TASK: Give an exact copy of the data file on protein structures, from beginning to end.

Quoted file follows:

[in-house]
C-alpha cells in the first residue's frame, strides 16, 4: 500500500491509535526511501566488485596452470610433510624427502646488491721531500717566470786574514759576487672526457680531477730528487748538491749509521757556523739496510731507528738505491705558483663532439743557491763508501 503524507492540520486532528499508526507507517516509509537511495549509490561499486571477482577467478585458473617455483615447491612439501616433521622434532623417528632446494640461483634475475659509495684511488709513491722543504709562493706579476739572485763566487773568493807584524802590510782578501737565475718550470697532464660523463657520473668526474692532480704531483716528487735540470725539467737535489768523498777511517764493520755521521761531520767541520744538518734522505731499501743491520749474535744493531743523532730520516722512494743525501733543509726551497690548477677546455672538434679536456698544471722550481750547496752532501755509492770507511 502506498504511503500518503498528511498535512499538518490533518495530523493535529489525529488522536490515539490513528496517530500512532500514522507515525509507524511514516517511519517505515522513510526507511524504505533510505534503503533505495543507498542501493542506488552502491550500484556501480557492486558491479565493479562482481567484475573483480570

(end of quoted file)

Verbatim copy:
[in-house]
C-alpha cells in the first residue's frame, strides 16, 4: 500500500491509535526511501566488485596452470610433510624427502646488491721531500717566470786574514759576487672526457680531477730528487748538491749509521757556523739496510731507528738505491705558483663532439743557491763508501 503524507492540520486532528499508526507507517516509509537511495549509490561499486571477482577467478585458473617455483615447491612439501616433521622434532623417528632446494640461483634475475659509495684511488709513491722543504709562493706579476739572485763566487773568493807584524802590510782578501737565475718550470697532464660523463657520473668526474692532480704531483716528487735540470725539467737535489768523498777511517764493520755521521761531520767541520744538518734522505731499501743491520749474535744493531743523532730520516722512494743525501733543509726551497690548477677546455672538434679536456698544471722550481750547496752532501755509492770507511 502506498504511503500518503498528511498535512499538518490533518495530523493535529489525529488522536490515539490513528496517530500512532500514522507515525509507524511514516517511519517505515522513510526507511524504505533510505534503503533505495543507498542501493542506488552502491550500484556501480557492486558491479565493479562482481567484475573483480570